To make efforts to have a diplomatic breakthrough before the ARF-18, the ASEAN spurred the process of completing the Guidance of implementing the DOC. On July 9, Indonesian President Bambang Yudhoyono urged the delegates to complete the Guidance between ASEAN and China. (50)

Finally, after 9 years of negotiation, ASEAN decided to annul two points in the suggested Guidance right before the convening of the AMM in July 2011 in Indonesia. On July 20, 2011, the SOM on the implementation of the DOC between ASEAN and China reached an agreement on the Guidance which was later approved at the following ASEAN-China Foreign Ministers Meeting. The Guidance aimed to “guide the implementation of the activities, measures and the possible joint cooperation projects” comprises 8 points:

1. The Implementation of DOC should be done in a way of getting access step by step in conformity with the terms of DOC.

2. The parties to DOC shall continue to accelerate dialogues and consultations in the spirit of DOC.

3. The implementation of activities or projects as provided in the DOC should be clearly defined.

4. The participation in the activities or projects should be carried out on the voluntary basis.

5. The initial activities committed within DOC should be the measures of confidence building.

6. The decision on implementing the measures or the specific activities of DOC should be based on the consensus among the relevant parties with the final aim of advancing towards realizing the Code of Conduct (COC).

7. In the process of implementing projects agreed in accordance with DOC, when necessary, it will encourage the participation of experts and outstanding figures with a view to supplying the concrete resources to the relevant projects.

8. The process of implementing the activities and projects already agreed in DOC will be announced annually to the ASEAN-China Foreign Ministers Conference. (51)

In accordance with the ASEAN’s viewpoint, the persistence in Article 2 of the draft Guidance that “the ASEAN members will have mutual discussion before their meeting with China” was no longer necessary, because they were asked to do so in accordance with the ASEAN Charter which took effect from December 2008.  Article 41, clause 4 of the Charter points out: “In the conduct of external relations of ASEAN, Member States shall, on the basis of unity and solidarity, coordinate and endeavor to develop common position and pursue joint actions.” (52” On the other hand, the approval of the Guidance will consolidate the ASEAN’s political unity on the South China Sea issue and enhance the ASEAN’s prestige as the “central” helmsman in resolving the South China Sea disputes, which was partly influenced by the slow process of negotiation on the Guidance.

In accordance with China’s viewpoint, after being isolated diplomatically, Beijing found it necessary to placate the neighboring states and improve its partly damaged image in the region. Moreover, apart from DOC, with the signing other documents with ASEAN on the South China Sea issue, especially before the important ARF-18 on July 24, 2011, China could prove to the international community that ASEAN and China could be able to coordinate together to resolve the disputes and so, it is not necessary to have any interference from outside in the South China Sea issue.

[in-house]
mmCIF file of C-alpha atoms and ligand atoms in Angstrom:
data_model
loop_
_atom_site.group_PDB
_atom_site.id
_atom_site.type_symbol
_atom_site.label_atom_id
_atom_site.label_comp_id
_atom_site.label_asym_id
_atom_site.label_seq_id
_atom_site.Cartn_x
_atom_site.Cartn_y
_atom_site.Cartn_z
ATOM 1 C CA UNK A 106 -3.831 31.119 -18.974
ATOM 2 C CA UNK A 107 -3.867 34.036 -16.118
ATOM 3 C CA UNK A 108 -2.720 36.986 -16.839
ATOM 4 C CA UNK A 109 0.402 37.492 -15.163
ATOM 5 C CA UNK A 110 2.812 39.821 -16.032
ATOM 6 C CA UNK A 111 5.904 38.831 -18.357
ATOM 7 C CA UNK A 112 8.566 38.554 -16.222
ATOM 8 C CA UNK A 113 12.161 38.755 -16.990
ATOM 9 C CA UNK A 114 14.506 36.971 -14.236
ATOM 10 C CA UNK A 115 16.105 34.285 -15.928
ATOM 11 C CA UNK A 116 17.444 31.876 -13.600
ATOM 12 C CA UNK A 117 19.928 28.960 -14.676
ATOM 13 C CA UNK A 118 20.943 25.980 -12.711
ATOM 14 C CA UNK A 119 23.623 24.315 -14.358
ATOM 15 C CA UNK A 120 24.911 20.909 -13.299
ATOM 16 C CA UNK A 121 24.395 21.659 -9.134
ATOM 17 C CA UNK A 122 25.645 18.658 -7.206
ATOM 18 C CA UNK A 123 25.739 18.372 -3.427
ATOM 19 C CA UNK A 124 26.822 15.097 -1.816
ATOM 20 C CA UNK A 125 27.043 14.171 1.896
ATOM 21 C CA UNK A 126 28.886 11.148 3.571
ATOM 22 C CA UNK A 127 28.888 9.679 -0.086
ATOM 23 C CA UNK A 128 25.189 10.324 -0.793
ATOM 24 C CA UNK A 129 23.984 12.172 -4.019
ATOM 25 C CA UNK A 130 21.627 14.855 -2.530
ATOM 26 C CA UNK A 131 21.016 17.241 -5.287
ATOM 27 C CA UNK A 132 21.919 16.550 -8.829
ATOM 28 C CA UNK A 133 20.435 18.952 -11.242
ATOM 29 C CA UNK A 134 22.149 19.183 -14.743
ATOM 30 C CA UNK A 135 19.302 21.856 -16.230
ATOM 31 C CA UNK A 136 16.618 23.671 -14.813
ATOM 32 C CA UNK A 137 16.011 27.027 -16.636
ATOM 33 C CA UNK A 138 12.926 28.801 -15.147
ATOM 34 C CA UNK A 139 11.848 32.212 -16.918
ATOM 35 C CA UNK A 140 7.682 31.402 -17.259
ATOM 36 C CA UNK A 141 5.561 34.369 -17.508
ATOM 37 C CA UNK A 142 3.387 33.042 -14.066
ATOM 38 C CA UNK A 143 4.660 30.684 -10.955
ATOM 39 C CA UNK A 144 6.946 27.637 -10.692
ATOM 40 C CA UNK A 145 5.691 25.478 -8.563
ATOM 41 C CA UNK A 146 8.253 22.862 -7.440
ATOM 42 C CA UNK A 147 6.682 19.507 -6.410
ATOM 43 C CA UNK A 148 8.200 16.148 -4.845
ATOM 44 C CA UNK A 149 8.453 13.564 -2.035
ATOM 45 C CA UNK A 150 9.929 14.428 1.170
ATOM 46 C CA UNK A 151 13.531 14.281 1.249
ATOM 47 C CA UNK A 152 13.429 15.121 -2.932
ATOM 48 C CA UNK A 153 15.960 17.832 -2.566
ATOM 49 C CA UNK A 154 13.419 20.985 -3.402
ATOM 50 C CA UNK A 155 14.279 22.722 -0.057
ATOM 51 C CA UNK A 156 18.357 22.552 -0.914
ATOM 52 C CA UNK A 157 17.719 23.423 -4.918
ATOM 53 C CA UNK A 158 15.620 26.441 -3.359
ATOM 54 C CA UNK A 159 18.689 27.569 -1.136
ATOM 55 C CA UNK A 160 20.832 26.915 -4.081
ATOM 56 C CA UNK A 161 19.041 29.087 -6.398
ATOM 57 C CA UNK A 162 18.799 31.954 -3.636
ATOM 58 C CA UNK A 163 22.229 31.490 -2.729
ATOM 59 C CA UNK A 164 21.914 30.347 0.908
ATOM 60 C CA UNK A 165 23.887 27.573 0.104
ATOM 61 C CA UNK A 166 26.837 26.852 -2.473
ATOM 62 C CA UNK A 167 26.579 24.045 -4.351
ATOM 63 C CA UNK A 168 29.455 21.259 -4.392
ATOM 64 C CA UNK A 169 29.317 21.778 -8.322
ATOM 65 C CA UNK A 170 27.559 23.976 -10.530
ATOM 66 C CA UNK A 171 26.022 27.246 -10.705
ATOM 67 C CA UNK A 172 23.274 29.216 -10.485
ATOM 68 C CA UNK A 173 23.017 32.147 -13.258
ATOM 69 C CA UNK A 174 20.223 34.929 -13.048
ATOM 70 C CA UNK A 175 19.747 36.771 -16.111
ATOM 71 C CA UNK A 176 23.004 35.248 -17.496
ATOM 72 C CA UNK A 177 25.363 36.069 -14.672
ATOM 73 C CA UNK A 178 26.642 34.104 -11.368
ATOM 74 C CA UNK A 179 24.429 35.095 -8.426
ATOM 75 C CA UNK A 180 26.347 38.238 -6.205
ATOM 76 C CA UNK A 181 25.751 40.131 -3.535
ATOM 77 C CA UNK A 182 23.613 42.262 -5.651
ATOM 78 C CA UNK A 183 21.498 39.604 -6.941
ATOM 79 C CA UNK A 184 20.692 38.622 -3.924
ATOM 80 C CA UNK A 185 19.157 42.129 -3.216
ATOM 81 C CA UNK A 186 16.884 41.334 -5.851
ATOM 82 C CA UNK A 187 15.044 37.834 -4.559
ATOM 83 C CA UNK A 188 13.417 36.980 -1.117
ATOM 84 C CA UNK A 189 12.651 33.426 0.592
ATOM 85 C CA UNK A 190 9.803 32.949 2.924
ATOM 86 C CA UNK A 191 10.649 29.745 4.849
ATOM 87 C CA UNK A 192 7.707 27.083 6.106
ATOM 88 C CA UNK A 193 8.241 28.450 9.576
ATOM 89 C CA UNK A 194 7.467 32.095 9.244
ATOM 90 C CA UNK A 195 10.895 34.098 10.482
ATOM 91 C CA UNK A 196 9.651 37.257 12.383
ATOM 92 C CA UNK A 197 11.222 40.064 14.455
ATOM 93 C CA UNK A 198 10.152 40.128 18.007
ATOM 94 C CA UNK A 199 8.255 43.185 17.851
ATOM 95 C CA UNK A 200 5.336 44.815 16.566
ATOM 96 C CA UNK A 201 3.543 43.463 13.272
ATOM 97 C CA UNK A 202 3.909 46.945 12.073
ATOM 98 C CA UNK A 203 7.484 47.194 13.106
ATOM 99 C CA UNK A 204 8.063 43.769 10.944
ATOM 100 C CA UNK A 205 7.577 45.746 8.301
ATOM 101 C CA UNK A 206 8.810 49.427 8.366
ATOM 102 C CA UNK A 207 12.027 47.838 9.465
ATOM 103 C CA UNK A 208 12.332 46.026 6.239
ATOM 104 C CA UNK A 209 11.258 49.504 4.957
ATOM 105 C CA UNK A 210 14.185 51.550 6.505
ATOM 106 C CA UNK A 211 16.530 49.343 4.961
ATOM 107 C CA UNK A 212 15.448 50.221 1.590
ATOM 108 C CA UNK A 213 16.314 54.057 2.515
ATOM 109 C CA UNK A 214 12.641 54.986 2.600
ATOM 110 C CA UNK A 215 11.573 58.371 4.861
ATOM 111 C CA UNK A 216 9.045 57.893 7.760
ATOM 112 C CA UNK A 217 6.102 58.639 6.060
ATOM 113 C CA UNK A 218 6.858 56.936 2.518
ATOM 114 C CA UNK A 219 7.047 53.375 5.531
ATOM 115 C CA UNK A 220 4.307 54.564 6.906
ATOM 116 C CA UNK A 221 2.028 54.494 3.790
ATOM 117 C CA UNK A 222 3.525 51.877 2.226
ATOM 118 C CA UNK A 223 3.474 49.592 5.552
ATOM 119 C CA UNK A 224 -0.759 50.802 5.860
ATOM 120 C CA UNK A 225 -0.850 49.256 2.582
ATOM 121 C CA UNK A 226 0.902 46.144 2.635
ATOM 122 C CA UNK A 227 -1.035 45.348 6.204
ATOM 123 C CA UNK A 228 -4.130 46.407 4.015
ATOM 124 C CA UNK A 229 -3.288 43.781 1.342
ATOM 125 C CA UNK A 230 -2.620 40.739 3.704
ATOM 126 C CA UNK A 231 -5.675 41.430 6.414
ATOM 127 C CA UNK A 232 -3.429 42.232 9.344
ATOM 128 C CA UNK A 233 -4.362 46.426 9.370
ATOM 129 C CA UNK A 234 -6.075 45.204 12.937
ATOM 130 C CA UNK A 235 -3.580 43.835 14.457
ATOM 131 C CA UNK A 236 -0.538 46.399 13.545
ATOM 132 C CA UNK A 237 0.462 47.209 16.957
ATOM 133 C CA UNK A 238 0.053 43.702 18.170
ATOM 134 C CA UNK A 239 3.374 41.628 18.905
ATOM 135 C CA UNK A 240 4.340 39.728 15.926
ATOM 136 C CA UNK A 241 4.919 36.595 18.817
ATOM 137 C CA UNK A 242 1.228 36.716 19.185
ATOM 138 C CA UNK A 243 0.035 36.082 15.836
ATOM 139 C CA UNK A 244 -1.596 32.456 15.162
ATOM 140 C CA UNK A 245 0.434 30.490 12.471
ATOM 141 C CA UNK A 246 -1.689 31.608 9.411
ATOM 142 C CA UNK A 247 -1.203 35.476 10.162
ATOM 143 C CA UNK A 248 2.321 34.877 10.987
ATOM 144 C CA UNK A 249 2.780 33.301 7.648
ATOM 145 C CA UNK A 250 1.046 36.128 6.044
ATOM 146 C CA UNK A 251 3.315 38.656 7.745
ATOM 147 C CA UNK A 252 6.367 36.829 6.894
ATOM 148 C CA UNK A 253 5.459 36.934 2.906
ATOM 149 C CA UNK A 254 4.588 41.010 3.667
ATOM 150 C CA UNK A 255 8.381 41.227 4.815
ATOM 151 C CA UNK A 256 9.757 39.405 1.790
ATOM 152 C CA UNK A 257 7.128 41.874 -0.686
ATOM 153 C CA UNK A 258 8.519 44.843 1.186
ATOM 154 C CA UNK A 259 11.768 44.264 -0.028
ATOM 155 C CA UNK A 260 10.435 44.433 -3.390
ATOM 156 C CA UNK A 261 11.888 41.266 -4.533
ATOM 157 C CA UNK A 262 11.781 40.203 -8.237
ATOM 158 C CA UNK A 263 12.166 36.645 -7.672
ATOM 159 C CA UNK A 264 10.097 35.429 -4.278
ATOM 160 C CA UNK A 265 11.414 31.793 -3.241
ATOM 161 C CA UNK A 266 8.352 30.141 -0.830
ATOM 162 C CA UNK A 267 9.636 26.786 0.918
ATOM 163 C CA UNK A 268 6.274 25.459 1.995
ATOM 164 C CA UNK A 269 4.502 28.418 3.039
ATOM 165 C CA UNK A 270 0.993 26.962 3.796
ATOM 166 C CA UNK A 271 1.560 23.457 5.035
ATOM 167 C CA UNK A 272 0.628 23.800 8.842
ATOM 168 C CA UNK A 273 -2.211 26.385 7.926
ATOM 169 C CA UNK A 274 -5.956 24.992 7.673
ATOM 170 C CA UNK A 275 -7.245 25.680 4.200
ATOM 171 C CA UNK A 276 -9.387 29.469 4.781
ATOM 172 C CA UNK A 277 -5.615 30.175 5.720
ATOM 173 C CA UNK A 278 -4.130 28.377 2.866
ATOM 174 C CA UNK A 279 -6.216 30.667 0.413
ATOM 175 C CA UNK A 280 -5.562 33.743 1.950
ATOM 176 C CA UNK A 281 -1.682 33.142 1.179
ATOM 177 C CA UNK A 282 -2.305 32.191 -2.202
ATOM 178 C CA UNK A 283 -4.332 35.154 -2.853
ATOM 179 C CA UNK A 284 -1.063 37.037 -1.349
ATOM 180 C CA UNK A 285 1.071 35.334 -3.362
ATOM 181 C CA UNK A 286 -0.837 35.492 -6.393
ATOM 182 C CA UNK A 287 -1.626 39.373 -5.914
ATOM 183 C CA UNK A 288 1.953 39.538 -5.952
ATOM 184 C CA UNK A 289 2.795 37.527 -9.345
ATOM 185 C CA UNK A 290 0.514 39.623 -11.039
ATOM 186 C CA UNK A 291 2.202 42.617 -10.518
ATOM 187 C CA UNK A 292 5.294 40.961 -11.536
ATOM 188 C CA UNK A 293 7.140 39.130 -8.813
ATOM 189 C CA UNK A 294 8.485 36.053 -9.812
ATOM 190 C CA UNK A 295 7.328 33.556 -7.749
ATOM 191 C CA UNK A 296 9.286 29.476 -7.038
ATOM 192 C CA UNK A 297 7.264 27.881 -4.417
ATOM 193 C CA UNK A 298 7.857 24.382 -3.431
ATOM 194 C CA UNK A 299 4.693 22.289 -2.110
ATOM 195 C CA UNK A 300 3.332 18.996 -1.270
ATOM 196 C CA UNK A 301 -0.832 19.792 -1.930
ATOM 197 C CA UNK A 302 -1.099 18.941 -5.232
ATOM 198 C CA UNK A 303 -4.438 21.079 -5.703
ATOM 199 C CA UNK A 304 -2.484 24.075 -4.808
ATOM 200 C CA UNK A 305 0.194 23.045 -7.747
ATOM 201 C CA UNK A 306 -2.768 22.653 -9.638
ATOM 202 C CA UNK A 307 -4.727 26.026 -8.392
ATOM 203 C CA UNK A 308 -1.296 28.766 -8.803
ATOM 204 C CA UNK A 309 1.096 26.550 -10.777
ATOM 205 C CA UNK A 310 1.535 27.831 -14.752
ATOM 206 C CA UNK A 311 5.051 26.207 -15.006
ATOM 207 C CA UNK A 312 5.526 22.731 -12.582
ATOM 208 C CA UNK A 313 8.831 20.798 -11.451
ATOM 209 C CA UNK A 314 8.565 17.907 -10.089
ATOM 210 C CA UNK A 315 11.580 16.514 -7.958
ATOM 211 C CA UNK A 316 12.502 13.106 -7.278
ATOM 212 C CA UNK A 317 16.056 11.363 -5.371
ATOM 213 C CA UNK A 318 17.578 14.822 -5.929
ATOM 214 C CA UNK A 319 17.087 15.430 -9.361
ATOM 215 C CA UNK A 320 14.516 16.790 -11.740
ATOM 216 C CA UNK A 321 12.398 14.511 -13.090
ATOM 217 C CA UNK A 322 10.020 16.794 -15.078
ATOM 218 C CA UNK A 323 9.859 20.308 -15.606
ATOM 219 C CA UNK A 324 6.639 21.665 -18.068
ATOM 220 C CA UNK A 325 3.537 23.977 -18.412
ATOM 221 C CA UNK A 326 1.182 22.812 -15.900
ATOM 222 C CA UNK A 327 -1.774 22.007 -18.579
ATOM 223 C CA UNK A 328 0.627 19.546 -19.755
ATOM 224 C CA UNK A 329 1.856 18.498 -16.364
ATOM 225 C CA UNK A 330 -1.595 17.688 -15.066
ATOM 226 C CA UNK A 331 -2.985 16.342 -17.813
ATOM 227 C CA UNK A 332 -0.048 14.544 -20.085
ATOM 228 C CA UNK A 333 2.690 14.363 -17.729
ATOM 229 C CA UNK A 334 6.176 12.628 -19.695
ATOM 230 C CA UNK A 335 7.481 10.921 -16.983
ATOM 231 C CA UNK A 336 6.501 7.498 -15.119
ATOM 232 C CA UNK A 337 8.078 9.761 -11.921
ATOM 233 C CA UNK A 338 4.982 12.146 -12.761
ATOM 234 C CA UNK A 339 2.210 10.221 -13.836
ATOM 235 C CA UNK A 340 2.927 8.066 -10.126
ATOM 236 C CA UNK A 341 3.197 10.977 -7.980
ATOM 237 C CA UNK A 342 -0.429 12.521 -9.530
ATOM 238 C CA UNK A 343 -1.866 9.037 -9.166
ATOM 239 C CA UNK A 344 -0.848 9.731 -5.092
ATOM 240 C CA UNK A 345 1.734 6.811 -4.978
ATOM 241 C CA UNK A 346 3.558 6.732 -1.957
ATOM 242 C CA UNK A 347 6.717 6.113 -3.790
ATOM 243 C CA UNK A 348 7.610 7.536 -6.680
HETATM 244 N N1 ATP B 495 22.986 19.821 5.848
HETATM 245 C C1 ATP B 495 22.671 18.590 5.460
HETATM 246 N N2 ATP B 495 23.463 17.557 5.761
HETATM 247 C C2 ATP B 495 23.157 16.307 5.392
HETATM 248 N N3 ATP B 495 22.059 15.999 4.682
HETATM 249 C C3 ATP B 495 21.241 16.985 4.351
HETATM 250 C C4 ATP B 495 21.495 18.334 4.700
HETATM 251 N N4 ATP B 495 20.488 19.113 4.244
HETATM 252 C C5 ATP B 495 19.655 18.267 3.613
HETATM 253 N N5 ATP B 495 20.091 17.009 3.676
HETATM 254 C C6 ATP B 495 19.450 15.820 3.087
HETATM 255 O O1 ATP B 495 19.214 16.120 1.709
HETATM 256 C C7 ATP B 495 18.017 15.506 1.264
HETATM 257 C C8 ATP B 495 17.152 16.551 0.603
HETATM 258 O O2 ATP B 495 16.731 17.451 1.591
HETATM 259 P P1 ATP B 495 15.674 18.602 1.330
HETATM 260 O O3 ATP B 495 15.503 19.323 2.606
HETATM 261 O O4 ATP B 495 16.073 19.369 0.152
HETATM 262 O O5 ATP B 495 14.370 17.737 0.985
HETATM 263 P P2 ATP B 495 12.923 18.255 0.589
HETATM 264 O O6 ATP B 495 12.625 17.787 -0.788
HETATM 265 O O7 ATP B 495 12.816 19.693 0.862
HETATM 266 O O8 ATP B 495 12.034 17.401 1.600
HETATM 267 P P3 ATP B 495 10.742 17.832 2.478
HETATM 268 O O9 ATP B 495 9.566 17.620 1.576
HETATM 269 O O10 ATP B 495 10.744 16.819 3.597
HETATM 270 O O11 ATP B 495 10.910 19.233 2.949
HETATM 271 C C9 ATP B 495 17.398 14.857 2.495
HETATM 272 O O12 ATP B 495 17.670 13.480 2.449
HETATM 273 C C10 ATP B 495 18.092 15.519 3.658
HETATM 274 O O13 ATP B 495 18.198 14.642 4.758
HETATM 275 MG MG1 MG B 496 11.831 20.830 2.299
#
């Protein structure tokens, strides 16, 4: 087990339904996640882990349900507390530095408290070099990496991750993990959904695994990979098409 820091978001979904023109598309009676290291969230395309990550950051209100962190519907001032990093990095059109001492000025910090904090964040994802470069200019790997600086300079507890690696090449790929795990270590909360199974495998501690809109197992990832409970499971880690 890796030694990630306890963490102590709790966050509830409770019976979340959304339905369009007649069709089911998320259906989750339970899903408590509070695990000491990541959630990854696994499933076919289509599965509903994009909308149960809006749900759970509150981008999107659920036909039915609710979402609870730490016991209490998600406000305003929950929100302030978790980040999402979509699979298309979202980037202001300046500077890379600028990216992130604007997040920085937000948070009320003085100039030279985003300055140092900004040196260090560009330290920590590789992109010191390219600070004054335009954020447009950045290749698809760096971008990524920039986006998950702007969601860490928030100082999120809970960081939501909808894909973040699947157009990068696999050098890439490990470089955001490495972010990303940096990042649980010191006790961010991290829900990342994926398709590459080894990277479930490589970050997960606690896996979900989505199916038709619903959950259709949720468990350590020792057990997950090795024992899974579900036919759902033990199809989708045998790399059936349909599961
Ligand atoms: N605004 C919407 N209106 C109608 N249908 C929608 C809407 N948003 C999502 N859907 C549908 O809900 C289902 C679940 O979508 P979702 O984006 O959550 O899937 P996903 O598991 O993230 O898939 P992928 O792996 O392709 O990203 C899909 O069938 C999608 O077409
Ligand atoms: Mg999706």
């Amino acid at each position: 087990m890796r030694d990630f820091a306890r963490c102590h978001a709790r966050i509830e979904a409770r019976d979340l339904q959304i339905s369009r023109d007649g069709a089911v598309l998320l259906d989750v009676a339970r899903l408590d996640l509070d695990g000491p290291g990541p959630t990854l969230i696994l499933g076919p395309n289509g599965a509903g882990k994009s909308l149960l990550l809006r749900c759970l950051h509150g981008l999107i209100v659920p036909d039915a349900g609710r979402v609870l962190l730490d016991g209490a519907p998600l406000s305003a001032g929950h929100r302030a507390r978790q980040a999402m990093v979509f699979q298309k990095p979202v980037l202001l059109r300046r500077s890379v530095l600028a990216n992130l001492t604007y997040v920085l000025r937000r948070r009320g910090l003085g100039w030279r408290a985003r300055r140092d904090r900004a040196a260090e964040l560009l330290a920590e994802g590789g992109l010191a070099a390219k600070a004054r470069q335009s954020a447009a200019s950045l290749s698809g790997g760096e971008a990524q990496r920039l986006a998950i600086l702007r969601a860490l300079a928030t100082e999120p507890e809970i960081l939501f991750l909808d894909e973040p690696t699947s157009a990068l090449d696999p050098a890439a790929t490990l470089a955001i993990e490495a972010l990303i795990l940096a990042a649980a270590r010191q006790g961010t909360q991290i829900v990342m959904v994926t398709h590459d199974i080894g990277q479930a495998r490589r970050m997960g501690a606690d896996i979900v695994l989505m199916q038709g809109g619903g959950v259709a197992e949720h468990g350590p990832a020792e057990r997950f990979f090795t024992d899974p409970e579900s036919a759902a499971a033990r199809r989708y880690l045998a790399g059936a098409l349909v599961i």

The implementation of DOC and COC

After signing the Guidance on implementation of DOC, ASEAN and China had different viewpoints on the following steps to resolve the South China Sea issue. While ASEAN wanted to accelerate the process of forming the Code of Conduct of a more legal binding character, (53) China was not ready to join the negotiation on a new code because it could contain China’s activities in the South China Sea. Chinese Foreign Minister Yang Jiechi spoke at the ARF-18 in July in Indonesia that China was ready to discuss the formation of a code of conduct “when the condition is ripe.” (54) To delay the advance to have a code of conduct, China stressed the concentration on the cooperative activities in the South China Sea. At the ASEAN-China SOM in July on the implementation of DOC, the Chinese side suggested a series of initiatives for the cooperative activities within the DOC framework. These initiatives comprises the organization of a seminar on the freedom of navigation and the formation of three professional boards on the marine scientific research and environmental protection, the maritime safety and the search and rescue activities, the combat against the transnational crimes in the sea. In September, China suggested to convene the ASEAN-China SOM on the implementation of DOC in Taiyuan, Shanxi province on October 27-28, 2011 and the 7th ASEAN China JWG meeting on October 27, 2011 to discuss these initiatives. However, according to Barry Wain, ASEAN decided to seize the advantage and kept China informed that the ASEAN-China Senior Officials Meeting should delayed until the conclusion of the East Asian Summit in Indonesia in November; it means that this meeting could not be arranged until 2012. (55) ASEAN also decided that the first cooperative project in implementing DOC between ASEAN and China would be the search and rescue project initiated by the ASEAN side. Moreover, ASEAN decided to start drafting a code of conduct in the South China Sea and form an ad hoc ASEAN working group which would have the first meeting in October to discuss the fundamental contents of COC.